by Dr. Iain Corness
Medically assisted suicide and Living Wills
A poor young woman in the US just took
her own life with a medically assisted suicide, rather than face a lingering
painful death from an aggressive brain tumor. This is legal in only five
states in the USA. Was this a Living Will or not? I also received a request
from an ex-pat friend of mine to enquire as to whether euthanasia was
offered by my hospital.
Unfortunately, there is confusion in the minds of many people, as to what a
“Living Will” actually is and what it covers. Borrowing from the Mayo Clinic
in the US, it states on their website “This written, legal document spells
out the types of medical treatments and life-sustaining measures you do and
don’t want, such as mechanical breathing (respiration and ventilation), tube
feeding or resuscitation.” The important words to note are “life sustaining”
and “resuscitation”. Neither of these concepts implies medically assisted
suicide, or euthanasia.
In Thailand, I can state categorically that medically assisted suicide is
against the law. Period. No further discussion.
Once again from the Mayo Clinic, “Injury, illness and death aren’t easy
subjects to talk about, but by planning ahead you can ensure that you
receive the type of medical care you want, to take the burden off your
family of trying to guess at what you’d want done.”
Remember that we are talking about terminal situations here. Not situations
from which it would be reasonably expected that you will recover and still
have a good quality of life. A fractured hip when you are 90 is a serious
situation, but provided you are healthy otherwise, then it would be expected
that you would recover. You might need a stick for a while, but you would
still be able to have a beer with your mates or play Scrabble or whatever
your pursuits were before the incident. In other words, the expectancy of a
reasonable quality of life is there.
However, if you are in the terminal phase of metastatic cancer, which has
progressed despite treatment, the future quality of life is not there.
Artificially prolonging life under that situation is then covered by the
As an example, I ask you to note the following:
The Living Will is made while in sound mind. It is not something you
scribble out while lying in God’s waiting room. An example of a Living Will.
“Being of sound mind and understanding all the implications, I ask that this
document be brought to the attention of any medical facility in whose care I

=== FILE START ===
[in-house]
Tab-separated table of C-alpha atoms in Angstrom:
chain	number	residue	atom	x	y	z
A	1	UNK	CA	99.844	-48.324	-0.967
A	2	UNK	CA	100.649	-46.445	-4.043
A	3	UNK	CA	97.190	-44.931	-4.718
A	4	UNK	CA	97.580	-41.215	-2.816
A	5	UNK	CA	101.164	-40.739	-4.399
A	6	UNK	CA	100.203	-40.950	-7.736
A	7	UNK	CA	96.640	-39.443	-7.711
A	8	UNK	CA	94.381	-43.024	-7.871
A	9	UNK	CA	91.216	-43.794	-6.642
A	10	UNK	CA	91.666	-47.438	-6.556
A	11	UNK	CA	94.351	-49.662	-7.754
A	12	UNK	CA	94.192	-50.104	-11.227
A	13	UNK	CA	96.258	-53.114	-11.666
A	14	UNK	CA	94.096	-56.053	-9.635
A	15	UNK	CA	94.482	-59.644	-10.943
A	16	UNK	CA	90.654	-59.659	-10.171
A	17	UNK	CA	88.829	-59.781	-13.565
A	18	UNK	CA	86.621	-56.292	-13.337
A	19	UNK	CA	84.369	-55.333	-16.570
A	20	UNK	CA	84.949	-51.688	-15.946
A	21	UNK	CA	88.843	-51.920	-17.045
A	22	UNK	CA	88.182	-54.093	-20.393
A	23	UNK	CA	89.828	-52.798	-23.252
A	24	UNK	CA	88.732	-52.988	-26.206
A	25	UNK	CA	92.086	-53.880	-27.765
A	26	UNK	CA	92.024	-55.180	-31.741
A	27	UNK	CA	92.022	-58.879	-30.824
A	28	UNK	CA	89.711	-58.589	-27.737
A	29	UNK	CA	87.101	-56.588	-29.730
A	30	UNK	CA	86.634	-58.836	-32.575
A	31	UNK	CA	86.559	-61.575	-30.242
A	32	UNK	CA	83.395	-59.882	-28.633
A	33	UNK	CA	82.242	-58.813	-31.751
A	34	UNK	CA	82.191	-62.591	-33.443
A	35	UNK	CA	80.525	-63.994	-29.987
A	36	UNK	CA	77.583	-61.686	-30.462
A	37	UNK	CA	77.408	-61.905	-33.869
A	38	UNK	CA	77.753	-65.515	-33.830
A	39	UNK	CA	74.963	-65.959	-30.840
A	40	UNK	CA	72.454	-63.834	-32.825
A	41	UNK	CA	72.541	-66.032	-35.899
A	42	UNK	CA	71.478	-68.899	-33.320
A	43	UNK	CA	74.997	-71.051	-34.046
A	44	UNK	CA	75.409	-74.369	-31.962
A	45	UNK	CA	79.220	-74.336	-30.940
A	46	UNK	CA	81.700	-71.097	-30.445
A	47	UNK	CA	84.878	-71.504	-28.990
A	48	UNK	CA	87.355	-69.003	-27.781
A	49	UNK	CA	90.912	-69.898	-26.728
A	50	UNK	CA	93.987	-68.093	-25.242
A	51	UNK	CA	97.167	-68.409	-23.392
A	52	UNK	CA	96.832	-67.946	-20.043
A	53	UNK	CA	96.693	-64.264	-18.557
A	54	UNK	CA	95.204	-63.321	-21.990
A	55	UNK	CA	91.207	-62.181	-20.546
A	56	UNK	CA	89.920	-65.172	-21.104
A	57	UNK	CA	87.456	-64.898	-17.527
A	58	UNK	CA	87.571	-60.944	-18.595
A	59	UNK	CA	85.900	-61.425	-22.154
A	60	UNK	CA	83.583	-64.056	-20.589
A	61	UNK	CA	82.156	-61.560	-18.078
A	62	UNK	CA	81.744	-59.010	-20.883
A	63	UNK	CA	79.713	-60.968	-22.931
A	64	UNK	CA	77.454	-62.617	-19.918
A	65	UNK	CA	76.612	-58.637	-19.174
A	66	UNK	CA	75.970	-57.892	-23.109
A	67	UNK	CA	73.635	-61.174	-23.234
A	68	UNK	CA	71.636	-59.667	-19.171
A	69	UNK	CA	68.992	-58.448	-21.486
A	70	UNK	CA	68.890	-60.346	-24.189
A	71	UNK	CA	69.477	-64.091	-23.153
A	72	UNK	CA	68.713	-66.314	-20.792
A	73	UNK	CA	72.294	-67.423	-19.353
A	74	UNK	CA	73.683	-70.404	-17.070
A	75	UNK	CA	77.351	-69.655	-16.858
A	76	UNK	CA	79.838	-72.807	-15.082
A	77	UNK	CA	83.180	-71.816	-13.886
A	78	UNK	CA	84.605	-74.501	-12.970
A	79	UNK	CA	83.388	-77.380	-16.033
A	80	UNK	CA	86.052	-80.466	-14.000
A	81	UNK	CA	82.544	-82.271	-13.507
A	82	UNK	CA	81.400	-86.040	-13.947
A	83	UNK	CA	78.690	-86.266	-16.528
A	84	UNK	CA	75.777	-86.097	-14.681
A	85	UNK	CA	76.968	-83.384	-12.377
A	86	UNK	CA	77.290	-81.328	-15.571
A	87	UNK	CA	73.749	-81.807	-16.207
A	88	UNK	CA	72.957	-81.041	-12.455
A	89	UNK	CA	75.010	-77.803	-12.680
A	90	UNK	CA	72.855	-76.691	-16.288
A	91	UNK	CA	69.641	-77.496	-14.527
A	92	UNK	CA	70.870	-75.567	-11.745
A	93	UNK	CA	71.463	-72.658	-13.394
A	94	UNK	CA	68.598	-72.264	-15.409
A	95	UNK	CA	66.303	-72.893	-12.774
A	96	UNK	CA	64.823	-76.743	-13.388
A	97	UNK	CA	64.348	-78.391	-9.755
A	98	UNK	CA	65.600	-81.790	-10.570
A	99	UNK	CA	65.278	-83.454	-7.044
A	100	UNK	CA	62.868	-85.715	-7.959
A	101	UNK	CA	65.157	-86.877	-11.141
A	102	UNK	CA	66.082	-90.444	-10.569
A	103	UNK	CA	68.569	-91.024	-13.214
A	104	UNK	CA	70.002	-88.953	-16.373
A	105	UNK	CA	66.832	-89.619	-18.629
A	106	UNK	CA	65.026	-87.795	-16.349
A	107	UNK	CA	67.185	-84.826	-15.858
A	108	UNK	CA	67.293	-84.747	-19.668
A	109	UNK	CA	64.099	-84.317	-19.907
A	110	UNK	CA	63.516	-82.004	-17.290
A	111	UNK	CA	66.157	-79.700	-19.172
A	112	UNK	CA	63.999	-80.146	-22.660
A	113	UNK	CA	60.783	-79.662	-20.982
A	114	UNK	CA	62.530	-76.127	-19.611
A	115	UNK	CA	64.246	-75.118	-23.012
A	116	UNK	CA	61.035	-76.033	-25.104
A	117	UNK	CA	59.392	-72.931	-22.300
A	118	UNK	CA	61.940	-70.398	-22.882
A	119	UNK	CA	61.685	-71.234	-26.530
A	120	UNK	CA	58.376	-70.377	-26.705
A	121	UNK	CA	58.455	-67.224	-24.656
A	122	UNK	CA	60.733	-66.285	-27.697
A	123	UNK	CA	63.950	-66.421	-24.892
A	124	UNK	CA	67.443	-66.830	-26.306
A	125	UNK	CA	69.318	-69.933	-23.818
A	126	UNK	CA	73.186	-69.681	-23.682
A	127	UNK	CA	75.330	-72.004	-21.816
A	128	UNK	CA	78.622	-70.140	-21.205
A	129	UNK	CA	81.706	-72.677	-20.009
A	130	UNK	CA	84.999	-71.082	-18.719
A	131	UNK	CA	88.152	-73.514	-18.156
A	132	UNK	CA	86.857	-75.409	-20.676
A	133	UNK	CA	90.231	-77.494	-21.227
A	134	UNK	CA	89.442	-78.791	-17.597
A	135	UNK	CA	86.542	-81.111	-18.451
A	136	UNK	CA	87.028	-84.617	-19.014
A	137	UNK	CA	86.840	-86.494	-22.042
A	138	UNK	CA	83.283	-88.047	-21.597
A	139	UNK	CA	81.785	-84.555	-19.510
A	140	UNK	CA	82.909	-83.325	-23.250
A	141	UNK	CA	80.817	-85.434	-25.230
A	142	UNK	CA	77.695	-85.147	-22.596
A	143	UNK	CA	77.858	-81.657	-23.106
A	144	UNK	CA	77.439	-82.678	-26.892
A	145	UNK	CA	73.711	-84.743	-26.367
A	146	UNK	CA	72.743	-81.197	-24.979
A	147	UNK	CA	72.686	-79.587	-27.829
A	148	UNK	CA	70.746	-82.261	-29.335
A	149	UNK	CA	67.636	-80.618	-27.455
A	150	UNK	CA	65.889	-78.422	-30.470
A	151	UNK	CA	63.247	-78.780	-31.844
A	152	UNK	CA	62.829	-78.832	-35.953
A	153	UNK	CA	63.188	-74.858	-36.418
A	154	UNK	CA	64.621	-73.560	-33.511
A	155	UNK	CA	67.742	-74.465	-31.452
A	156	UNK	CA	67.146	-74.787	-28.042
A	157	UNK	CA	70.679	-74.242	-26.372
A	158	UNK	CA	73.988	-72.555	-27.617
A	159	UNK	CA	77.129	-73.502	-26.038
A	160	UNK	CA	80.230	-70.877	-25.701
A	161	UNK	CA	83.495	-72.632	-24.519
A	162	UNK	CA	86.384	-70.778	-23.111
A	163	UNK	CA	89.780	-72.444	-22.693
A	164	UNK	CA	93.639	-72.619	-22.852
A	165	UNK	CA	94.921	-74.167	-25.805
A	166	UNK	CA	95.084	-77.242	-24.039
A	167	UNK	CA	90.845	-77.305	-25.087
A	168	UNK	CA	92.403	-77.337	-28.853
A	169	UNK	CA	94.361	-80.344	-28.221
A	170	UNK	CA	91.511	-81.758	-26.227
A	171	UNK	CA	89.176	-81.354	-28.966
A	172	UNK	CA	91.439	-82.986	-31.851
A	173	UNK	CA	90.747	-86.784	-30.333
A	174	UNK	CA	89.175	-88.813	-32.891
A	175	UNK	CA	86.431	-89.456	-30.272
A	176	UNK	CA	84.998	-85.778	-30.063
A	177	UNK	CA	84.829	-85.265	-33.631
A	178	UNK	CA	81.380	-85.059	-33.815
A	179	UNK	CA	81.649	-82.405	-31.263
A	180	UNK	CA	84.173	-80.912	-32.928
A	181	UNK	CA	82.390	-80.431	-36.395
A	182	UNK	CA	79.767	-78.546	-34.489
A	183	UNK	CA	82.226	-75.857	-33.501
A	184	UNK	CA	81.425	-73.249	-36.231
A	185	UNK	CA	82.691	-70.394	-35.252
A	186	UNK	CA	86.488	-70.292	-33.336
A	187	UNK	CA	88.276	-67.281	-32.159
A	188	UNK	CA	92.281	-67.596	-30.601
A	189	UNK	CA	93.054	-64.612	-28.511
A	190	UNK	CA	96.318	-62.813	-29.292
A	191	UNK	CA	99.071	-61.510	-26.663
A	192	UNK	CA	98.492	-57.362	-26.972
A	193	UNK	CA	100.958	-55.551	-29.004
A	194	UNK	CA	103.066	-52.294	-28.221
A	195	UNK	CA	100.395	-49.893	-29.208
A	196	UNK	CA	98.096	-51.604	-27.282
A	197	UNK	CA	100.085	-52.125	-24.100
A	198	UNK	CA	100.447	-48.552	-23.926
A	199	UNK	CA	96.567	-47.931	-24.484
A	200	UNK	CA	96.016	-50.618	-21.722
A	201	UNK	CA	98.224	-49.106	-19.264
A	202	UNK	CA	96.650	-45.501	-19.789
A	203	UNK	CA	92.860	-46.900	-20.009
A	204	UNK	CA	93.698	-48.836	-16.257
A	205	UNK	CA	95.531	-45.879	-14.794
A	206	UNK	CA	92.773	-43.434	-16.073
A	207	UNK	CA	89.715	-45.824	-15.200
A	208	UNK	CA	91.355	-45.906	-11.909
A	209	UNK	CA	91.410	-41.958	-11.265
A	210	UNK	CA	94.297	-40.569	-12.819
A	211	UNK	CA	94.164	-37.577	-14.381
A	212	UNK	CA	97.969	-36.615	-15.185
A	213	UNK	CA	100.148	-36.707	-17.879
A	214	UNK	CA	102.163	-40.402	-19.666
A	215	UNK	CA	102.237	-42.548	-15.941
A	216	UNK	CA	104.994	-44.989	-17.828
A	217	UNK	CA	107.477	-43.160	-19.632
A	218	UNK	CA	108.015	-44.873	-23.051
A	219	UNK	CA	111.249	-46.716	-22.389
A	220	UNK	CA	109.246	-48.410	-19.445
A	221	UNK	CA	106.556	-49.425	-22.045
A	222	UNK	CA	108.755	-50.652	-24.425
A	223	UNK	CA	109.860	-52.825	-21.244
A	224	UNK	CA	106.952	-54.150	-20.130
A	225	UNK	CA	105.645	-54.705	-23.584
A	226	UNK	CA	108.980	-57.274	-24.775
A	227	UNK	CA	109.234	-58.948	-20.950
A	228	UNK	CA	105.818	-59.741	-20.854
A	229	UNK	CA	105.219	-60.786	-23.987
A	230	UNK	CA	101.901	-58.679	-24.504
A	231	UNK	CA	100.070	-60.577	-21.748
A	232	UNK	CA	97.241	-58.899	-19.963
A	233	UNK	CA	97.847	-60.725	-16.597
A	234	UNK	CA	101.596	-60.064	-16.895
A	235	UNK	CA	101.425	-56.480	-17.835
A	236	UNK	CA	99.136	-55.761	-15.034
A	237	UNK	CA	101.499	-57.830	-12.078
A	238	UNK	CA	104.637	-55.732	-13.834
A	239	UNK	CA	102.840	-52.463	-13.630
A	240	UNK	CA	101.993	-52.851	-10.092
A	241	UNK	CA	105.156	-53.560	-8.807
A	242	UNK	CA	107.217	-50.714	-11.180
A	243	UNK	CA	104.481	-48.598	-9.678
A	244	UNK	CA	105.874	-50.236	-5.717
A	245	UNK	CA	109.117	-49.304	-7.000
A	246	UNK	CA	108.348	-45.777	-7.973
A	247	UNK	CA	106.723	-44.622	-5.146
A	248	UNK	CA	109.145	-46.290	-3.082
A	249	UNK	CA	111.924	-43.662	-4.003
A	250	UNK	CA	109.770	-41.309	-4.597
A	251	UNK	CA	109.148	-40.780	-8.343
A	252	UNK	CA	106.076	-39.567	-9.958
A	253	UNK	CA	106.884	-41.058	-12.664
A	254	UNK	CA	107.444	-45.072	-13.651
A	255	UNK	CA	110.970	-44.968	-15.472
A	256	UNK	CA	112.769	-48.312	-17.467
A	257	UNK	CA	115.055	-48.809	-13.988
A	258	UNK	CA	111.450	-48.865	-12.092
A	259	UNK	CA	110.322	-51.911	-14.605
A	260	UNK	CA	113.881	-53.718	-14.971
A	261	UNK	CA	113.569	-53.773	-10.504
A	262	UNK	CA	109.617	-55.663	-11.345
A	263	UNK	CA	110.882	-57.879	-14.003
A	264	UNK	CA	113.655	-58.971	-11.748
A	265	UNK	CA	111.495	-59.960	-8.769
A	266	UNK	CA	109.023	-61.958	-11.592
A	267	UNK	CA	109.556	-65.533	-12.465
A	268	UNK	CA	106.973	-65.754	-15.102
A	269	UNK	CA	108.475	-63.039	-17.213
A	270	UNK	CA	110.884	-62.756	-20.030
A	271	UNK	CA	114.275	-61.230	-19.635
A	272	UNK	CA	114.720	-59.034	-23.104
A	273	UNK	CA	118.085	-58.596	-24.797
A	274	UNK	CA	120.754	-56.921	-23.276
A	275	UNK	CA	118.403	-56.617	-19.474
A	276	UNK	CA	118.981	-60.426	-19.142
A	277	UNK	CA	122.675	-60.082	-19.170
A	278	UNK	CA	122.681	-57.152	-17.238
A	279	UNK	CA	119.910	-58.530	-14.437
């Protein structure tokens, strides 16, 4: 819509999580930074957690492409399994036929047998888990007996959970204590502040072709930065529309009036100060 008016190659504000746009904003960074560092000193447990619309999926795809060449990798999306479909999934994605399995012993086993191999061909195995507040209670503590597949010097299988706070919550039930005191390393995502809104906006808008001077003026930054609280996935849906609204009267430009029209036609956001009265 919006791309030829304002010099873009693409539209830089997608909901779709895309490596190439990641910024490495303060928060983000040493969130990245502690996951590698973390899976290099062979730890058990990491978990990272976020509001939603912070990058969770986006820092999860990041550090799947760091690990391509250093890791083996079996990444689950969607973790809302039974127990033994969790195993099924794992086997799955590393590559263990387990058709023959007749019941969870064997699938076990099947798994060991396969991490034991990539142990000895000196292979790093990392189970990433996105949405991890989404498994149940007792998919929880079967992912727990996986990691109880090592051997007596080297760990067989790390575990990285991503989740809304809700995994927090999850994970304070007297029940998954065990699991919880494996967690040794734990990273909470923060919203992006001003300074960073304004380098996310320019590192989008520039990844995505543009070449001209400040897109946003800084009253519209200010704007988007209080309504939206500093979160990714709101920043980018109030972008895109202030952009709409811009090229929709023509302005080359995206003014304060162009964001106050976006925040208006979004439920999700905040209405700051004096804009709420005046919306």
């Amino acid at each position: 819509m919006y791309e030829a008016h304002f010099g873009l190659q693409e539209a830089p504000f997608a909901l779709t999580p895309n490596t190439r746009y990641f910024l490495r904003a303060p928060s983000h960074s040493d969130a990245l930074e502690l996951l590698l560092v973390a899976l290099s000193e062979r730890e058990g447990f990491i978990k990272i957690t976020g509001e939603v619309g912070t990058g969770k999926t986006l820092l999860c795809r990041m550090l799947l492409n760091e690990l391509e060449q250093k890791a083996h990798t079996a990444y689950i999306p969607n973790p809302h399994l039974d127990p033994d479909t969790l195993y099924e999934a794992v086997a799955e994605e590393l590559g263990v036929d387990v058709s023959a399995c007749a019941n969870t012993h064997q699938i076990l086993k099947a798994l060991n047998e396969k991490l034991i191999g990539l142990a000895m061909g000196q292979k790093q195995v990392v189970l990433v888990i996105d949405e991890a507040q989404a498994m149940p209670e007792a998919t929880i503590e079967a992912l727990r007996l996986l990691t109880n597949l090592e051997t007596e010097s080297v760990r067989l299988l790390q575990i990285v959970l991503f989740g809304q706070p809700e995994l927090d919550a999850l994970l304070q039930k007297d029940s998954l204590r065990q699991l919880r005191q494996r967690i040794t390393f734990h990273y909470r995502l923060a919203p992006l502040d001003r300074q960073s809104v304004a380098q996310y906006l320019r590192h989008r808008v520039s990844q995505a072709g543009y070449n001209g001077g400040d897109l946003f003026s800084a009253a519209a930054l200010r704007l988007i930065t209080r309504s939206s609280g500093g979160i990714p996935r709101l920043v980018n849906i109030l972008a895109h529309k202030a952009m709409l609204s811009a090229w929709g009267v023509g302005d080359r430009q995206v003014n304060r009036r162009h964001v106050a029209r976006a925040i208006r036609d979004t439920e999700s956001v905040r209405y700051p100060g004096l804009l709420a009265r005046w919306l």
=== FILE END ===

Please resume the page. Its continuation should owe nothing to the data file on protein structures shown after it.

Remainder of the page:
happen to be, and to any person who may become responsible for my affairs.
“This is my ‘Living Will’ stating my wishes in that my life should not be
artificially prolonged, if this sacrifices my Quality of Life.
“If, for any reason, I am diagnosed as being in a terminal condition, I wish
that my treatment be designed to keep me comfortable and to relieve pain,
and allow me to die as naturally as possible, with as much dignity as can be
maintained under the circumstances.
“As well as the situation in which I have been diagnosed as being in a
terminal condition, these instructions will apply to situations of
permanently unconscious states and irreversible brain damage.
“In the case of a life-threatening condition, in which I am unconscious or
otherwise unable to express my wishes, I hereby advise that I do not want to
be kept alive on a life support system, and I do not want resuscitation, nor
do I authorize, or give my consent to procedures being carried out which
would compromise any Quality of Life that I might expect in the future.
“I ask that you are sensitive to and respectful of my wishes; and use the
most appropriate measures that are consistent with my choices and encompass
alleviation of pain and other physical symptoms; without attempting to
Now those are only examples. The Bangkok Hospital system has a pro forma
Living Will, which is also repeated in the Pattaya City Expats website, I
But remember that the message is that a Living Will is not euthanasia, and
that you must lodge it, before you need it!
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